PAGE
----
Caribbean Foreign Ministers meet with Trump officials

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Posted: Friday, July 7, 2017. 11:37 a.m. CST.

Wilfred Elrington

By BBN Staff: Caribbean Foreign Ministers, including Belizean Foreign Minister Wilfred Elrington, attended a meeting in Grenada yesterday with two officials from the new U.S. administration of President Donald Trump.

“Basically I thought they wanted to tell us they still have an interest in us and to hear our concerns and interests, and so we told them the various ills confronting our region,” Elrington told the Caribbean Media Corporation (CMC) following the talks.

UnderSecretary of State for Political Affairs Thomas A Shannon Jr. and Acting Assistant Secretary for Western Hemisphere Affairs, Francisco Palmieri, met with the foreign ministers on the sidelines of the 38th meeting of Caricom leaders that also ended in Grenada yesterday. The foreign ministers were due to present a report to the leaders.

The State Department said that the two officials of the Donald Trump Administration were there to discuss “regional and bilateral issues of mutual interest”.

Shannon also met with incoming Caricom Chairman and Prime Minister of Grenada, Keith Mitchell to discuss stronger coordination between the United States and the Caribbean Community. He was also expected to hold bilateral talks with Caricom leaders.

Elrington said that the Caribbean had listed a number of concerns, including de-risking of banks, crime and security, adding that the US officials gave the impression they are taking it on-board and to seek to do something about it.

“I was particularly concerned, personally, with the disparity, the gap we have in knowledge. This is the 21st century, an information age, and the kind of education attainment that exists in the United States is so different from the ones that exists in our country…it is very difficult for us to catch up with that and at the same time we are expected to compete with them,” said Elrington.

He said the issues of crime and security, which the Americans raised during the deliberations, in his view, are issues of symptoms of a major problem.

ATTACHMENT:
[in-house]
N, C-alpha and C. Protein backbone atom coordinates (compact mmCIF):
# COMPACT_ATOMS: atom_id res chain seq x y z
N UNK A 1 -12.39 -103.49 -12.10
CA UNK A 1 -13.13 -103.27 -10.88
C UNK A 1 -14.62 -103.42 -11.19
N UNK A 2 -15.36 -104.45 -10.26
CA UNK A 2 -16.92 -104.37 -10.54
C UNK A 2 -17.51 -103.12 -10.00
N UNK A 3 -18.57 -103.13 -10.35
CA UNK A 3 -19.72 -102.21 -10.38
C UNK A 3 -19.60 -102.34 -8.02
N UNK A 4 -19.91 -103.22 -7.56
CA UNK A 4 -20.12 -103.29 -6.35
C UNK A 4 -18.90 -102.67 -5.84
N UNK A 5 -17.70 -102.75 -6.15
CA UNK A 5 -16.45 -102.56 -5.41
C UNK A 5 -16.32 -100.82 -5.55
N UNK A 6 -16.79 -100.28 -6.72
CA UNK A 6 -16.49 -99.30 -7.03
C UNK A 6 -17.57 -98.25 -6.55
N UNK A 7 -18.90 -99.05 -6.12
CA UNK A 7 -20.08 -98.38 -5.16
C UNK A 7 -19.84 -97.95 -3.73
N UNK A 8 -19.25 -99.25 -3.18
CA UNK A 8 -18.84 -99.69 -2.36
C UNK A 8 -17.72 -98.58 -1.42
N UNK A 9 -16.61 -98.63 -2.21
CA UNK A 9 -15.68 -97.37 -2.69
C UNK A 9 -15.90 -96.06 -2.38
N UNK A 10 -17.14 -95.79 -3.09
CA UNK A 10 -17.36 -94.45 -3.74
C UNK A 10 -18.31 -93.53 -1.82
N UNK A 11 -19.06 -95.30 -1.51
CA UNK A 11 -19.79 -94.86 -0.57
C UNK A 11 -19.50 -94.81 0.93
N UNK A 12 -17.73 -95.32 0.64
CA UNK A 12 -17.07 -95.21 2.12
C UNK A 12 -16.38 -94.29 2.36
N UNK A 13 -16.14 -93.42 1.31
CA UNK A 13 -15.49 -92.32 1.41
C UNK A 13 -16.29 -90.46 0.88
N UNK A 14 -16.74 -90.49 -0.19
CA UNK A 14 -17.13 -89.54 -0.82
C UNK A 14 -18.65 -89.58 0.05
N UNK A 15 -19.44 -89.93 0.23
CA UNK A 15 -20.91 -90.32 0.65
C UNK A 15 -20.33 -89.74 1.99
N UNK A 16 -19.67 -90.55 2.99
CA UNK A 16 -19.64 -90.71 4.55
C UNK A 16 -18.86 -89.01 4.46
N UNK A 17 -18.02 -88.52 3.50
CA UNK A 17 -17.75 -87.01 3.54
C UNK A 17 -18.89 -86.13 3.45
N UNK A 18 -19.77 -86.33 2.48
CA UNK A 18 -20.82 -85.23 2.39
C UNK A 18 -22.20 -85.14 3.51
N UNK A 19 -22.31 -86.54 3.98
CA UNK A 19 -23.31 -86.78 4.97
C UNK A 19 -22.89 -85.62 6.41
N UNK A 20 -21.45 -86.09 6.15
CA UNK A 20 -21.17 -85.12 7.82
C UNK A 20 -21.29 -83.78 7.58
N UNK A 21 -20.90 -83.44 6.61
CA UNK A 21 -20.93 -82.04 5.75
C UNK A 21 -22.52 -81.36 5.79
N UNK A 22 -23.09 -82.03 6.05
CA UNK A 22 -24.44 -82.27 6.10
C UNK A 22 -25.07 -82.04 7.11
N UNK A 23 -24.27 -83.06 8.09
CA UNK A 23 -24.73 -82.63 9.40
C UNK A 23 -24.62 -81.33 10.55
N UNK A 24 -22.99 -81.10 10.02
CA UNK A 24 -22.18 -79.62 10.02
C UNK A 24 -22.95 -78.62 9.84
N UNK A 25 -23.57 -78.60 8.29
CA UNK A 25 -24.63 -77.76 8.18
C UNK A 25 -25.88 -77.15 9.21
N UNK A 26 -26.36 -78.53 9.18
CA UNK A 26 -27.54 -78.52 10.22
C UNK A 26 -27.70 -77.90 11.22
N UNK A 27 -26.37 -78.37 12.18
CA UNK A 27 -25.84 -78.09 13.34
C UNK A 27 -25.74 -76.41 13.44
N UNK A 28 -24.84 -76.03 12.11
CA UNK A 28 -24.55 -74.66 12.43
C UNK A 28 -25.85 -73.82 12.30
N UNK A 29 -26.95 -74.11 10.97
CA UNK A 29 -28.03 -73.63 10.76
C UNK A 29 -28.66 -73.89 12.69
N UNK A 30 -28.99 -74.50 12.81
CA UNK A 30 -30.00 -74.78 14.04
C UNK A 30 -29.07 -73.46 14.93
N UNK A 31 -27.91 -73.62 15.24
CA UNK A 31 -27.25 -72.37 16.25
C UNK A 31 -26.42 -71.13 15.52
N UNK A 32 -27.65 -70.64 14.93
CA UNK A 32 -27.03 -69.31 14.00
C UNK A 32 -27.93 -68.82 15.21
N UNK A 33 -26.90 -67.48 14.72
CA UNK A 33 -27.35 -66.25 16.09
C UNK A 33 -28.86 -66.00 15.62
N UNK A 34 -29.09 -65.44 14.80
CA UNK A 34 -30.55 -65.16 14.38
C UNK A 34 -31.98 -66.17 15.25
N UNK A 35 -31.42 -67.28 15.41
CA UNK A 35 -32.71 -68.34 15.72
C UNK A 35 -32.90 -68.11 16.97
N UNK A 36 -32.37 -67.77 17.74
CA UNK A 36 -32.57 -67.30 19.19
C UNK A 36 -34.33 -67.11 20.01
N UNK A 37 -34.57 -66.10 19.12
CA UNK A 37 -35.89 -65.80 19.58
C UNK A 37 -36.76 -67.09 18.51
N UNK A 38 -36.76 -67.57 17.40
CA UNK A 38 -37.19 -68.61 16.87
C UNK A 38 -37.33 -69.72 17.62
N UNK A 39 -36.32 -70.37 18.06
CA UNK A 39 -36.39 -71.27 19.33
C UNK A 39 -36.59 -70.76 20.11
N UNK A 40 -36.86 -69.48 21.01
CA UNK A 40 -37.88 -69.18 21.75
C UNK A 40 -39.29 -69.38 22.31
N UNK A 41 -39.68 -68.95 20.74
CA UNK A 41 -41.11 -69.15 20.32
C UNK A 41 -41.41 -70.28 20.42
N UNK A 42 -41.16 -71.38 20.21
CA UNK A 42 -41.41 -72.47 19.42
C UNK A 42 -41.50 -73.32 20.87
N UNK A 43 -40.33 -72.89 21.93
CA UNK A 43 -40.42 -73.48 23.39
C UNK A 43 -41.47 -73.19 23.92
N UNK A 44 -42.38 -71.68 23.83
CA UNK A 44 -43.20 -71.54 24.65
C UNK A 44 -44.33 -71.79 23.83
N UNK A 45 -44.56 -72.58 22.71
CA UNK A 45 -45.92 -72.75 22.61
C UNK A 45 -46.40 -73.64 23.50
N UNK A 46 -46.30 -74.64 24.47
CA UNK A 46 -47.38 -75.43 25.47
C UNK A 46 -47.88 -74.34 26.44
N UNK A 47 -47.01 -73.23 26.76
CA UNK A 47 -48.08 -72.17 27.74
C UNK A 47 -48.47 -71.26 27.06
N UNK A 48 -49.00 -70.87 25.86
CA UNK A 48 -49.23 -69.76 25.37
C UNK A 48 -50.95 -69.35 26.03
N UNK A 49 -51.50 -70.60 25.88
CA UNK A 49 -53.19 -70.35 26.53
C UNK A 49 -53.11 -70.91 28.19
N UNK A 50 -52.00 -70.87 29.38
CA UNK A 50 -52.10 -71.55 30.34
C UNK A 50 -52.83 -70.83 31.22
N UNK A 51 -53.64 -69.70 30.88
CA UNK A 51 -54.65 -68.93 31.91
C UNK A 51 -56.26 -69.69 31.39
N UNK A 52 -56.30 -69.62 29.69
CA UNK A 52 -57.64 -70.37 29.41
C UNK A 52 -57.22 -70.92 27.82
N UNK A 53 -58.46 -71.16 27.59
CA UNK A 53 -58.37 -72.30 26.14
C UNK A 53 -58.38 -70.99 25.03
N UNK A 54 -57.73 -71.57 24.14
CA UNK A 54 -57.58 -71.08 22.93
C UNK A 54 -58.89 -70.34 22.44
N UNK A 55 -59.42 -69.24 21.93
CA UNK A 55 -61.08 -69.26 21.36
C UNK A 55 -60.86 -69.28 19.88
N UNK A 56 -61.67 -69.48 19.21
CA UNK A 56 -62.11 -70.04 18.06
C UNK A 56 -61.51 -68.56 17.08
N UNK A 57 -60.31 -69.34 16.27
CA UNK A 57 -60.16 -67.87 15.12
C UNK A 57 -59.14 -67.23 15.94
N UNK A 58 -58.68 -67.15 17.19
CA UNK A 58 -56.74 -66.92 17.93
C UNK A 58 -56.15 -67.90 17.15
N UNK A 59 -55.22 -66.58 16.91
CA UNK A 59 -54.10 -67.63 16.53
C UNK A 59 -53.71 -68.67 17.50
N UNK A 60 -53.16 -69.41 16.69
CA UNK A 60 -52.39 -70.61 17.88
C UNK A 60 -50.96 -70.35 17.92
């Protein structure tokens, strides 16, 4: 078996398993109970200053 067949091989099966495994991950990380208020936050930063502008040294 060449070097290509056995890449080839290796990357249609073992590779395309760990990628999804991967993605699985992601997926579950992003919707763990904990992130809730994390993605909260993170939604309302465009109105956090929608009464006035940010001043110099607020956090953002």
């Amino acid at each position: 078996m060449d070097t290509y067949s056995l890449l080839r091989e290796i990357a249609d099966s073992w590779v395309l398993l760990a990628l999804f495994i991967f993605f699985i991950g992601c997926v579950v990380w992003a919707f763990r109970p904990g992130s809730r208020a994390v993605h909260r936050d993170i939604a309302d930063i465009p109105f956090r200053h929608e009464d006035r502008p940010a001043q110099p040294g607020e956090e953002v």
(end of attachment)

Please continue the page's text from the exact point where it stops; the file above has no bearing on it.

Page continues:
“The problem is absence of education, absence of skills and, of course, absence of employment opportunities,” he said.

The focus, he added, has got to be on “greater education, training and narrowing that gap in our knowledge. The divide is too huge.”

The State Department said that in keeping with a mandate from the US–Caribbean Strategic Engagement Act, after being signed last year by former President Barack Obama, the US last month released a “Multi-Year Strategy for Engagement with the Caribbean”.

The US Department of State said it has, in coordination with the US Agency for International Development (USAID), submitted the strategy to the US Congress that establishes a framework for enhancing the security and prosperity of the United States and its Caribbean partners.

“Considered the ‘third border’ of the United States, the Caribbean is a vital part of our efforts to counter organized crime and illicit trafficking, support democracy throughout the Western hemisphere, strengthen energy security, and create jobs through increased trade and investment,” said the State Department.

“A secure and stable Caribbean contributes to a safer and more prosperous United States by securing the US border, protecting US citizens abroad, and increasing opportunities for US exports,” it added.

Elrington described budgetary cuts announced by the new Trump Administration that have so far affected some programmes to the region as a “very serious matter”, including the HIV/AIDS project.

“For many years the United States has been a kind of escape valve…when things got tough for us we were able to go to the United States, now that is going to be severely curtailed by the emphasis they are putting on the wall and the border security.

“And of course a reduction in aid, coupled with the fact that they are charging our citizens a tax on the remittances that they send to us, all those things are going to impact us very negatively, and I think it is something the entire Caribbean society will have to look at very carefully,” he added.

 

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